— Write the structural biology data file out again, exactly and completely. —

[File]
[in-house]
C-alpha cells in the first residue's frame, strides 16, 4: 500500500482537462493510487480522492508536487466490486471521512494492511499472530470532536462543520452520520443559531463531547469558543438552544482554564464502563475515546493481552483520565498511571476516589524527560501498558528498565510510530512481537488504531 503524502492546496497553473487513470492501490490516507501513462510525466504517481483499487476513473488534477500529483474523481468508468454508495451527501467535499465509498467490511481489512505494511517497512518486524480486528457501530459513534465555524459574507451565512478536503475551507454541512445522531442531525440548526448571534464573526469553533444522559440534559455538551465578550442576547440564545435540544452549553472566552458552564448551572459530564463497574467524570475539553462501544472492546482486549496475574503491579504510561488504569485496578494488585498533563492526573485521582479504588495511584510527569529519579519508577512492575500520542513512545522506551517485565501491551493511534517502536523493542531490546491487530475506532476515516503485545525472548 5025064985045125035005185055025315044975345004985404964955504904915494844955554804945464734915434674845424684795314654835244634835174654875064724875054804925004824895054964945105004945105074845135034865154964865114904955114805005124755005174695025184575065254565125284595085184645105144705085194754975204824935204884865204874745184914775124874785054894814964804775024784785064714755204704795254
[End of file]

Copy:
[in-house]
C-alpha cells in the first residue's frame, strides 16, 4: 500500500482537462493510487480522492508536487466490486471521512494492511499472530470532536462543520452520520443559531463531547469558543438552544482554564464502563475515546493481552483520565498511571476516589524527560501498558528498565510510530512481537488504531 503524502492546496497553473487513470492501490490516507501513462510525466504517481483499487476513473488534477500529483474523481468508468454508495451527501467535499465509498467490511481489512505494511517497512518486524480486528457501530459513534465555524459574507451565512478536503475551507454541512445522531442531525440548526448571534464573526469553533444522559440534559455538551465578550442576547440564545435540544452549553472566552458552564448551572459530564463497574467524570475539553462501544472492546482486549496475574503491579504510561488504569485496578494488585498533563492526573485521582479504588495511584510527569529519579519508577512492575500520542513512545522506551517485565501491551493511534517502536523493542531490546491487530475506532476515516503485545525472548 5025064985045125035005185055025315044975345004985404964955504904915494844955554804945464734915434674845424684795314654835244634835174654875064724875054804925004824895054964945105004945105074845135034865154964865114904955114805005124755005174695025184575065254565125284595085184645105144705085194754975204824935204884865204874745184914775124874785054894814964804775024784785064714755204704795254